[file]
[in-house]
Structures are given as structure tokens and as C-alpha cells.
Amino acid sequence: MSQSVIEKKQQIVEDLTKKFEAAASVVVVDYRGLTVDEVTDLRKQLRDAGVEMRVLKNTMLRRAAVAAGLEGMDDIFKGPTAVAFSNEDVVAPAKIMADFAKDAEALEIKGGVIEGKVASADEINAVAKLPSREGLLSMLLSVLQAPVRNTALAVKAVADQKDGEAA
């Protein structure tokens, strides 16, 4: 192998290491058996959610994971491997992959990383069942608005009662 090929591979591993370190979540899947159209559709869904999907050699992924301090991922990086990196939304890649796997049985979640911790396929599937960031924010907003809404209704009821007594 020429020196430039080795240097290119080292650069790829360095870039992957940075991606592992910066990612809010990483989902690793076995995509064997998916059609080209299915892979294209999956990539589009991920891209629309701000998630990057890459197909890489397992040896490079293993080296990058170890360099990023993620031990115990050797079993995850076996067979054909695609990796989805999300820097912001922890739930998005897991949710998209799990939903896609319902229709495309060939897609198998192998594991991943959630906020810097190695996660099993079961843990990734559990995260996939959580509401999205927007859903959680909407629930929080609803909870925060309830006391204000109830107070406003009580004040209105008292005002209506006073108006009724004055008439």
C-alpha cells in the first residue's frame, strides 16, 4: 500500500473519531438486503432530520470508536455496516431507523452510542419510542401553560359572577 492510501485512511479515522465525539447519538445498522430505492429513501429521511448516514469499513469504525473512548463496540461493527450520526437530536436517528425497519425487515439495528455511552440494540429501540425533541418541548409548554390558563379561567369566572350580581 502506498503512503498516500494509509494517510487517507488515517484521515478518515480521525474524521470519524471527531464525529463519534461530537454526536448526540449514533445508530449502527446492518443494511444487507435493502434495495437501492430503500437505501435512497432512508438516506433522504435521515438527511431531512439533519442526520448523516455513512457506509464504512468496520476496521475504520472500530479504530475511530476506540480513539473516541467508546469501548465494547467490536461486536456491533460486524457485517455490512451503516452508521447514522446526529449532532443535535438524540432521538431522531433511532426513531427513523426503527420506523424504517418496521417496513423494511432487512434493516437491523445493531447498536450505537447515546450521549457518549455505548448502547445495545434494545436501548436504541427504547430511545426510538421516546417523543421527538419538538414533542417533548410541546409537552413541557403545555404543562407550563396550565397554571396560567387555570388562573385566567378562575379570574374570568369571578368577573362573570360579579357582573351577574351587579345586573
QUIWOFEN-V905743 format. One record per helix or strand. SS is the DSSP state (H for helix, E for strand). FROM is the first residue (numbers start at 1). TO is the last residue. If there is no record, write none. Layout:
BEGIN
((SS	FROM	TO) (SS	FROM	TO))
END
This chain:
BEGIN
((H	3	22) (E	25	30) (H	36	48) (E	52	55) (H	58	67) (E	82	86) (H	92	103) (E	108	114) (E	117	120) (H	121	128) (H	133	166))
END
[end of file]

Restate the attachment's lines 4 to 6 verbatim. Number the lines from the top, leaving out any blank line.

């Protein structure tokens, strides 16, 4: 192998290491058996959610994971491997992959990383069942608005009662 090929591979591993370190979540899947159209559709869904999907050699992924301090991922990086990196939304890649796997049985979640911790396929599937960031924010907003809404209704009821007594 020429020196430039080795240097290119080292650069790829360095870039992957940075991606592992910066990612809010990483989902690793076995995509064997998916059609080209299915892979294209999956990539589009991920891209629309701000998630990057890459197909890489397992040896490079293993080296990058170890360099990023993620031990115990050797079993995850076996067979054909695609990796989805999300820097912001922890739930998005897991949710998209799990939903896609319902229709495309060939897609198998192998594991991943959630906020810097190695996660099993079961843990990734559990995260996939959580509401999205927007859903959680909407629930929080609803909870925060309830006391204000109830107070406003009580004040209105008292005002209506006073108006009724004055008439």
C-alpha cells in the first residue's frame, strides 16, 4: 500500500473519531438486503432530520470508536455496516431507523452510542419510542401553560359572577 492510501485512511479515522465525539447519538445498522430505492429513501429521511448516514469499513469504525473512548463496540461493527450520526437530536436517528425497519425487515439495528455511552440494540429501540425533541418541548409548554390558563379561567369566572350580581 502506498503512503498516500494509509494517510487517507488515517484521515478518515480521525474524521470519524471527531464525529463519534461530537454526536448526540449514533445508530449502527446492518443494511444487507435493502434495495437501492430503500437505501435512497432512508438516506433522504435521515438527511431531512439533519442526520448523516455513512457506509464504512468496520476496521475504520472500530479504530475511530476506540480513539473516541467508546469501548465494547467490536461486536456491533460486524457485517455490512451503516452508521447514522446526529449532532443535535438524540432521538431522531433511532426513531427513523426503527420506523424504517418496521417496513423494511432487512434493516437491523445493531447498536450505537447515546450521549457518549455505548448502547445495545434494545436501548436504541427504547430511545426510538421516546417523543421527538419538538414533542417533548410541546409537552413541557403545555404543562407550563396550565397554571396560567387555570388562573385566567378562575379570574374570568369571578368577573362573570360579579357582573351577574351587579345586573
QUIWOFEN-V905743 format. One record per helix or strand. SS is the DSSP state (H for helix, E for strand). FROM is the first residue (numbers start at 1). TO is the last residue. If there is no record, write none. Layout: